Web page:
The problems were significant, on and off the ice. In the former department, the roster losses were crushing for the Crimson, who was forced to call up a club hockey player just to form a team for two games in January. With McNally and Everson, two defensive standouts, Harvard had allowed 2.14 goals per game; without them, that number skyrocketed to more than four. Embarrassing defensive breakdowns became the norm.
“When you’re finding ways to lose hockey games, this is how you give up goals,” chided NESN broadcaster Andy Brickley during the Crimson’s 4-1 loss to Boston College in the Beanpot.
Off the ice, it was worse. The team did its best to help Michalek, McNally, and Everson leave discreetly, but the media immediately connected the departures to the Gov. 1310 investigation, publicly tying the players to the “Harvard academic cheating scandal.”
Before his players left, during their absences, and after their return—when NCAA eligibility became an issue—Donato was their advocate-in-chief, pouring hundreds of hours into their cases. This role occasionally put him at odds with others at Harvard who simply wanted to move on from the cheating incident.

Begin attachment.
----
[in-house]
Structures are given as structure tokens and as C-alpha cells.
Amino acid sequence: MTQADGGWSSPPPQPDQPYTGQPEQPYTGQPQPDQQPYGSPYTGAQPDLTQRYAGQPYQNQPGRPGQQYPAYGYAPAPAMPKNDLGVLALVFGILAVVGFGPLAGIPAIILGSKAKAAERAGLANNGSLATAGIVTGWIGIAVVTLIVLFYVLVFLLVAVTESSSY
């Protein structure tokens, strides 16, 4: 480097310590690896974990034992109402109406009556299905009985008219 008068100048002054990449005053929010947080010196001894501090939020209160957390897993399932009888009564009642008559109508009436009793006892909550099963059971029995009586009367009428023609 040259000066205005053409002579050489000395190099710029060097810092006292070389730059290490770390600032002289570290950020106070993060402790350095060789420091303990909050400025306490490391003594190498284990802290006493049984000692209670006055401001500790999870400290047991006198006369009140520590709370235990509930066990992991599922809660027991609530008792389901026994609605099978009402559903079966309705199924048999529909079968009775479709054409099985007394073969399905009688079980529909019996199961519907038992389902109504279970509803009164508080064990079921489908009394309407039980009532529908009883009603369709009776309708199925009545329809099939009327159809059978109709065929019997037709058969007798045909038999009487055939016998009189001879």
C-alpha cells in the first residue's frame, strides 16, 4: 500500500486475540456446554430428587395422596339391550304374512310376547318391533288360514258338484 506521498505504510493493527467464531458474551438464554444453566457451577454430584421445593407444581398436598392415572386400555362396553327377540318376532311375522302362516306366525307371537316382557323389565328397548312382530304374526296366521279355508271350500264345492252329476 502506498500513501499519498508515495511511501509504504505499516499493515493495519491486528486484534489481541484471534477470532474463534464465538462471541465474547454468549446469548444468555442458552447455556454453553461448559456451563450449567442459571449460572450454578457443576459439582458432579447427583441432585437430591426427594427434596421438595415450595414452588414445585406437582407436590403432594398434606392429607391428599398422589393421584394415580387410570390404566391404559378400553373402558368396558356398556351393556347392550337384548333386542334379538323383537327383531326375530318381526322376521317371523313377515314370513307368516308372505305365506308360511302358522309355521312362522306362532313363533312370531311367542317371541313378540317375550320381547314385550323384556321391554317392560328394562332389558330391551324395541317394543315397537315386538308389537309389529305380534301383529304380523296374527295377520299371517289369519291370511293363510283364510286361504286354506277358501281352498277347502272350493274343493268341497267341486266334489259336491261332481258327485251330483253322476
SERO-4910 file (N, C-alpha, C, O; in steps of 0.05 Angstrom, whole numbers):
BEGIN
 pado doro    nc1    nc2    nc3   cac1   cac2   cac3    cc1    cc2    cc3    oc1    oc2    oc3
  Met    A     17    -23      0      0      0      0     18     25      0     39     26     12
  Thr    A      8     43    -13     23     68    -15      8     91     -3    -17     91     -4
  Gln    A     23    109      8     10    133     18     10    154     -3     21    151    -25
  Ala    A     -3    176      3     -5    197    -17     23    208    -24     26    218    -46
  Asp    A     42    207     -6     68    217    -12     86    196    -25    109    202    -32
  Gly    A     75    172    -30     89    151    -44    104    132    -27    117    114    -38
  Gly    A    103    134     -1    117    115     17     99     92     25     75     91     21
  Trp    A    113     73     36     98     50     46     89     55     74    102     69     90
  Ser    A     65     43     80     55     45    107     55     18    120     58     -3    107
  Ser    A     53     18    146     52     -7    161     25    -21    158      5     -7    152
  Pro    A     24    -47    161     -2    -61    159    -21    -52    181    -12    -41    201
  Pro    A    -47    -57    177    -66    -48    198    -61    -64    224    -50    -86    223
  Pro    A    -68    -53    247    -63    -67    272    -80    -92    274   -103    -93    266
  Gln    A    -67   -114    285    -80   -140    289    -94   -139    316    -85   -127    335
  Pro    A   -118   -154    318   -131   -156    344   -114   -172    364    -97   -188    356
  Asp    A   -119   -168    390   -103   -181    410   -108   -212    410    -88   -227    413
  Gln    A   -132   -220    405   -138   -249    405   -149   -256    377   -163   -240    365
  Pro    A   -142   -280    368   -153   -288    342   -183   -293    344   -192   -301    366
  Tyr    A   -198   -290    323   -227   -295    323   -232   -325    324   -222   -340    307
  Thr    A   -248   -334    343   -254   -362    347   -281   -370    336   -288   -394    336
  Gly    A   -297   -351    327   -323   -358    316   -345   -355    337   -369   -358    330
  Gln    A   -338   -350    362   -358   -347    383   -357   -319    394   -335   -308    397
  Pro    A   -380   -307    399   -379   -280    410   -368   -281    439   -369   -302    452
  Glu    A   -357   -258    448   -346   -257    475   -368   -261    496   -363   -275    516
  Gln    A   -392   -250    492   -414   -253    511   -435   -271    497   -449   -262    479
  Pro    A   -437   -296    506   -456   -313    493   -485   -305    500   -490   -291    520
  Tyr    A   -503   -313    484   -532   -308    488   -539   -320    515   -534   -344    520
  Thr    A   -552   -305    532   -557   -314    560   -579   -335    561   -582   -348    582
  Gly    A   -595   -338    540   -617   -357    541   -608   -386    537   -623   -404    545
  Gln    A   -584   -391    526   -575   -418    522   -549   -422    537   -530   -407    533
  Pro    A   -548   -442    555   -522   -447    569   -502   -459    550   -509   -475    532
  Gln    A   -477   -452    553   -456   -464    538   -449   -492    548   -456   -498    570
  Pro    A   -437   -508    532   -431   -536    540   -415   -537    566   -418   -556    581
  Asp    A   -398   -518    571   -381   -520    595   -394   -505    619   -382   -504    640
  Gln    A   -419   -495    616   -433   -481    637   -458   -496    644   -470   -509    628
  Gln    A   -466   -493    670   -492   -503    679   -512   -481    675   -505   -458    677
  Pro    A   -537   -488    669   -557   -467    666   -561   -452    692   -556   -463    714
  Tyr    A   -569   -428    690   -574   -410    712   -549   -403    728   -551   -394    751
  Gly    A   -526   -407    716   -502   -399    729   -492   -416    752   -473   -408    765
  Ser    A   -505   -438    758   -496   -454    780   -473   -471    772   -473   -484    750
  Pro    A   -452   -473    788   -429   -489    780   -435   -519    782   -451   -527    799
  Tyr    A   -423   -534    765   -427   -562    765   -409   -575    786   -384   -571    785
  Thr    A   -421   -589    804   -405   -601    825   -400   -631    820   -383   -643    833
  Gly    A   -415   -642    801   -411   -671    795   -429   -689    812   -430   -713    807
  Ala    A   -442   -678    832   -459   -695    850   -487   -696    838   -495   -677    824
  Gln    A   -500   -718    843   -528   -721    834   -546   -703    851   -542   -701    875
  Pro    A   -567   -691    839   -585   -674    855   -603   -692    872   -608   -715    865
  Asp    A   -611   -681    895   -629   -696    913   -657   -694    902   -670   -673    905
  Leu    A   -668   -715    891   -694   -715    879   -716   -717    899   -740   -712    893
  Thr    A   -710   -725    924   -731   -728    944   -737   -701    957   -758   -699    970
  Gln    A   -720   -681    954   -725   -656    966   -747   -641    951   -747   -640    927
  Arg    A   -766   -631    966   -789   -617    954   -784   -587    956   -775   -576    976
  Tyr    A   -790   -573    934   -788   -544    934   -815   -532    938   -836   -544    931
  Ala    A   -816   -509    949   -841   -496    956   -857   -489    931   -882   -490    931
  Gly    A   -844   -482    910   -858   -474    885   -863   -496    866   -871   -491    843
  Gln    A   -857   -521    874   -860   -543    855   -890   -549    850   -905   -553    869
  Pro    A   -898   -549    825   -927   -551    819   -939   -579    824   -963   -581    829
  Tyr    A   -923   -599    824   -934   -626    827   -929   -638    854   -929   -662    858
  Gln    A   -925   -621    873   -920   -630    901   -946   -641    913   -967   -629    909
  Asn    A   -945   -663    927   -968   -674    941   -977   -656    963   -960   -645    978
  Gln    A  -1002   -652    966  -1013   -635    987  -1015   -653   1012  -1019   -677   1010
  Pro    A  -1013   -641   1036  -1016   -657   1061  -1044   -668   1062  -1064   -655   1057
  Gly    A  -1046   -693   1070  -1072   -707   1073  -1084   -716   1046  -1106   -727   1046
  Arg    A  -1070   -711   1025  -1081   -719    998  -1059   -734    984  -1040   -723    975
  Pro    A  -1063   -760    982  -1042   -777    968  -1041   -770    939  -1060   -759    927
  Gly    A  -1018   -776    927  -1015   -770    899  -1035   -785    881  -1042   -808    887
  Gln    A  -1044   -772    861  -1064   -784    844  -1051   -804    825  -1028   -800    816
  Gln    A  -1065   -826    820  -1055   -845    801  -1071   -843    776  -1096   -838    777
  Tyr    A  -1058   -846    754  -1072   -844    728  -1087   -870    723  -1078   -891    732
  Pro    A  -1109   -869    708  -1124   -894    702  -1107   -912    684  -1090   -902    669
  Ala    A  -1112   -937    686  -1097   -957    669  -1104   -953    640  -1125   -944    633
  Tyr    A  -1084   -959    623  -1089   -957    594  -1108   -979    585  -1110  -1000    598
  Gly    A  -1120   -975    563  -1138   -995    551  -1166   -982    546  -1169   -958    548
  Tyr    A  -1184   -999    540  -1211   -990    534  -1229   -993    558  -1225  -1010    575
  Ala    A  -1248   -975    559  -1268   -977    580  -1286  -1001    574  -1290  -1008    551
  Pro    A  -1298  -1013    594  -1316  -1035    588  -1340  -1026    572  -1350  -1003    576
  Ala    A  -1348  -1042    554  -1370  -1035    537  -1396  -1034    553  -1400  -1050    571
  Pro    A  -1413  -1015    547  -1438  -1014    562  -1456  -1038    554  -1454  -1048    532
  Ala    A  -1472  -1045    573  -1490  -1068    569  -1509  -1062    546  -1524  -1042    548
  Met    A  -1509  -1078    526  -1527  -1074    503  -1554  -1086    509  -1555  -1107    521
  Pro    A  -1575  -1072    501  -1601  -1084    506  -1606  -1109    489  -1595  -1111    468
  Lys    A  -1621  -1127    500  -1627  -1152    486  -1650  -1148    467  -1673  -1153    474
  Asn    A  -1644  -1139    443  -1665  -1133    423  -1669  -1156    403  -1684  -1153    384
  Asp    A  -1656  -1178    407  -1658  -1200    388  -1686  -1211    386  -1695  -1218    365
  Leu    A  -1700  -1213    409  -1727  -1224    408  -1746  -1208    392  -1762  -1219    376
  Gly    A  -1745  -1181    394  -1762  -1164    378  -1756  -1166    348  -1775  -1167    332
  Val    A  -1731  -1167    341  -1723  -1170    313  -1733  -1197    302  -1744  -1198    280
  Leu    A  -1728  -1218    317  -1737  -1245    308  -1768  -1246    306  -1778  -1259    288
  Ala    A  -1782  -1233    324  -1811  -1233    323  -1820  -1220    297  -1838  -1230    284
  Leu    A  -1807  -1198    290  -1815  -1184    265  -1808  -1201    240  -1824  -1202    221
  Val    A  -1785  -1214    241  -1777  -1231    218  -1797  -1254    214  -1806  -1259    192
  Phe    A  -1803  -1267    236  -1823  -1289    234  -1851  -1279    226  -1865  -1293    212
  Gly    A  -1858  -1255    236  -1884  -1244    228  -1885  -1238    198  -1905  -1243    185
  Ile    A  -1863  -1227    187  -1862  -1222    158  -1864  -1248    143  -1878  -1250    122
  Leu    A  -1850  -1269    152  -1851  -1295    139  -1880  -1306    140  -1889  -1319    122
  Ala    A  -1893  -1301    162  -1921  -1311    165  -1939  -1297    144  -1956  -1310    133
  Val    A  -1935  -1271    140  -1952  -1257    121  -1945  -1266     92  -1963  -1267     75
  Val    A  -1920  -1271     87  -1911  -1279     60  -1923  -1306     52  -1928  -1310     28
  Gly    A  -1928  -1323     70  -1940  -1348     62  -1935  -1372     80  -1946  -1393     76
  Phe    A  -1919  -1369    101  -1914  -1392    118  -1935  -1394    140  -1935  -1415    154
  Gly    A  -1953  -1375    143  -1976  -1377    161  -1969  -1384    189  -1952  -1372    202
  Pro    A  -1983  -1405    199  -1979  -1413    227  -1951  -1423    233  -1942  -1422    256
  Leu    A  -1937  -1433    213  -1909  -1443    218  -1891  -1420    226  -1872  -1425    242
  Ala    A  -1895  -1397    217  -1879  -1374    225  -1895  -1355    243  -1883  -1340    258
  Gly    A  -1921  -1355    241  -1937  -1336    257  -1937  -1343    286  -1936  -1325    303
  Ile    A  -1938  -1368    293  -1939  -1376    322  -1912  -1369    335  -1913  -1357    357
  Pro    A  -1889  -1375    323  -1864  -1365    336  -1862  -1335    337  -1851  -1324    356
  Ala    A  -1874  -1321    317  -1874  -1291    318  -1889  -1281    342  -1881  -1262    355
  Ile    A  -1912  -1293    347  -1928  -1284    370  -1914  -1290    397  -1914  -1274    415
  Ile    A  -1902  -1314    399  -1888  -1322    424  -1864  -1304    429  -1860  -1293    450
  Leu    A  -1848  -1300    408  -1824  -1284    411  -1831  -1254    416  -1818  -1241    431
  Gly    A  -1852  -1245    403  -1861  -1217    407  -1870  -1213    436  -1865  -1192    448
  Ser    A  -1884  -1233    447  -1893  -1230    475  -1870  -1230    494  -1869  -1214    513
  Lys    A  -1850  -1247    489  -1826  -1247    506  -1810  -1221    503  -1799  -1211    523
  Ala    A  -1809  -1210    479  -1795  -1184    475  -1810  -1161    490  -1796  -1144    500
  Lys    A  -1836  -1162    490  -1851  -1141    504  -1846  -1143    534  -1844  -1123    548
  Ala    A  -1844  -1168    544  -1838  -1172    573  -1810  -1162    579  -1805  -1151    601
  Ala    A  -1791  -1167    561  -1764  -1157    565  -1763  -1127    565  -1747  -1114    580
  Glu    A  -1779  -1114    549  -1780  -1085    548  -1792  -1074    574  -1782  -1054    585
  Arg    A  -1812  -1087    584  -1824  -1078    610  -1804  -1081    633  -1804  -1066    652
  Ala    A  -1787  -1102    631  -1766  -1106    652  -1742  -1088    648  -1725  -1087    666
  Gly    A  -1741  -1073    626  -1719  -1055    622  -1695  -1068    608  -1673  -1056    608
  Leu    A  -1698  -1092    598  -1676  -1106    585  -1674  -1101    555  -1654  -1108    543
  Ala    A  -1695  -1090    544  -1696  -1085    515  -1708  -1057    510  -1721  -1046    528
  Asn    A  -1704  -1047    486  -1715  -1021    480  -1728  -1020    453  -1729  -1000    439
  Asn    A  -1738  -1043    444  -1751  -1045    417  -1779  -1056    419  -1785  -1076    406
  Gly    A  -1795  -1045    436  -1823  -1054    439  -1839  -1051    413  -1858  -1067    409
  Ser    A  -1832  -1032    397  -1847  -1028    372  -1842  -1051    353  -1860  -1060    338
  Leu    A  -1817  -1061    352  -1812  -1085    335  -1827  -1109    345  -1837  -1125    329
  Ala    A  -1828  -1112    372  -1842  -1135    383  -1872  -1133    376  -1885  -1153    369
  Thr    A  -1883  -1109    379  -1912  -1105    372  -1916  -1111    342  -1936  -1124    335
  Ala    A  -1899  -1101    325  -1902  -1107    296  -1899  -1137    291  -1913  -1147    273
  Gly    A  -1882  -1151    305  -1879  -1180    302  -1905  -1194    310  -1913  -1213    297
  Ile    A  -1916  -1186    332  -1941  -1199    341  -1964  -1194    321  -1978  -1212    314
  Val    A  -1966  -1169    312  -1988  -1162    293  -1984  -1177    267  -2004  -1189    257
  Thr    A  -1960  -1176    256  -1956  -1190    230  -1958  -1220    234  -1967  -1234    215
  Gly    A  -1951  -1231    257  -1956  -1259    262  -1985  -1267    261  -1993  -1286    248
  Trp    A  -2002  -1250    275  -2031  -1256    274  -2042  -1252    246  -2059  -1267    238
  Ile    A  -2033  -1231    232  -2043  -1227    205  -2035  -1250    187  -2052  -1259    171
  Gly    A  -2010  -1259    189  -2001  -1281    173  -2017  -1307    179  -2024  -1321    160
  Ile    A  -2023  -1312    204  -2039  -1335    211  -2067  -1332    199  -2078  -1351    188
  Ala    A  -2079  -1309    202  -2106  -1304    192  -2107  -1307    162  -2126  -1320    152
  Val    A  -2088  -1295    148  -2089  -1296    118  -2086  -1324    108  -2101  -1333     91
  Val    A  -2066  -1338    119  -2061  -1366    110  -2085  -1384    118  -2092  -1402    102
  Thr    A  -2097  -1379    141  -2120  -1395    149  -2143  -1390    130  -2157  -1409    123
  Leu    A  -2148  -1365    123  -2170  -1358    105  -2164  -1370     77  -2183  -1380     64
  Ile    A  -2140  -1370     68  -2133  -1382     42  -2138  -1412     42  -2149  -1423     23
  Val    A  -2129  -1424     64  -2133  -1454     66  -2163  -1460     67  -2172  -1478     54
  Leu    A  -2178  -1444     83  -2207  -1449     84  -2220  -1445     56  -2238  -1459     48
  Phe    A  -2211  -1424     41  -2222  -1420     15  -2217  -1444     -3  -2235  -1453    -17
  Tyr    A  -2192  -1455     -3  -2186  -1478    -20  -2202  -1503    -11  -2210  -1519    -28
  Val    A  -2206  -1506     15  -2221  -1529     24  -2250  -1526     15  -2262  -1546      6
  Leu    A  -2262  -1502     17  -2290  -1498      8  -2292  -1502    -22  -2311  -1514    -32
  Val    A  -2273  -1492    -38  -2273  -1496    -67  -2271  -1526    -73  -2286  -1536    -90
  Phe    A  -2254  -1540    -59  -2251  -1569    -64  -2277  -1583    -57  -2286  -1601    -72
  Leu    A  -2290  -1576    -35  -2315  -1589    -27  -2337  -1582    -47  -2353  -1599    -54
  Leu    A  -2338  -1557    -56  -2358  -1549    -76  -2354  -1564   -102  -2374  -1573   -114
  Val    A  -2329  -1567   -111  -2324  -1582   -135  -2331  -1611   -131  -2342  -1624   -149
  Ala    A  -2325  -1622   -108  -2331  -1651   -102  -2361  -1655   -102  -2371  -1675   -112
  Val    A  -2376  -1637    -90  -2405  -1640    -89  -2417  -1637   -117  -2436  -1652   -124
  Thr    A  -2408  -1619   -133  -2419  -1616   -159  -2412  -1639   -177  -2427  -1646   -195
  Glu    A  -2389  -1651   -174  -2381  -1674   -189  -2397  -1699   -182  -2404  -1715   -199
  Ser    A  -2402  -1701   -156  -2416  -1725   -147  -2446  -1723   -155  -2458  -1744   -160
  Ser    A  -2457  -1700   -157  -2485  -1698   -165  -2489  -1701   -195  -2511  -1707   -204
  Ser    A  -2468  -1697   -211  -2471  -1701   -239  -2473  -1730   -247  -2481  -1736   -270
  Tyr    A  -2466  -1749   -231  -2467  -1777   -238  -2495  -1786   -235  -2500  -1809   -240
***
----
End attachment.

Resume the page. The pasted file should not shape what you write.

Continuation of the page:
“I have a great relationship with Coach Donato, and unfortunately that’s probably because I made him work really hard for me along the way,” McNally said. “He was a tremendous help to me…. He did take it personally. He had a vested interest in us.”
This is the third layer of Ted Donato: unflinching loyalty.
“In each kid individually, I think that there’s a connection that we had that really impacted me,” he said this year. “None of us are above making mistakes in life, [and] the public nature of it is something that I wouldn’t want on my worst enemy, never mind a kid that’s trying to do a lot of things the right way in life.”
All of Donato’s work for his implicated players could not save the season on the ice. One bright spot was Jimmy Vesey, the centerpiece of Donato’s top-ranked freshman recruiting class. Vesey, from local Harvard-feeder Belmont Hill, led the team with 11 goals and 18 points and was named Ivy League Rookie of the Year. Harvard finished 10-19-3.
A number of fans wondered openly if Donato would, or should, return as coach, and the media took aim at Donato’s performance. “Can Crimson Coach Ted Donato ’91 possibly gain absolution for this year’s circus?” asked Michael D. Ledecky in The Harvard Crimson. “In the past, calls for Donato’s job have been silenced by late-season success,” wrote another reporter, Alex Koenig. “But Harvard should critically assess what it considers excellence on the hockey rink.”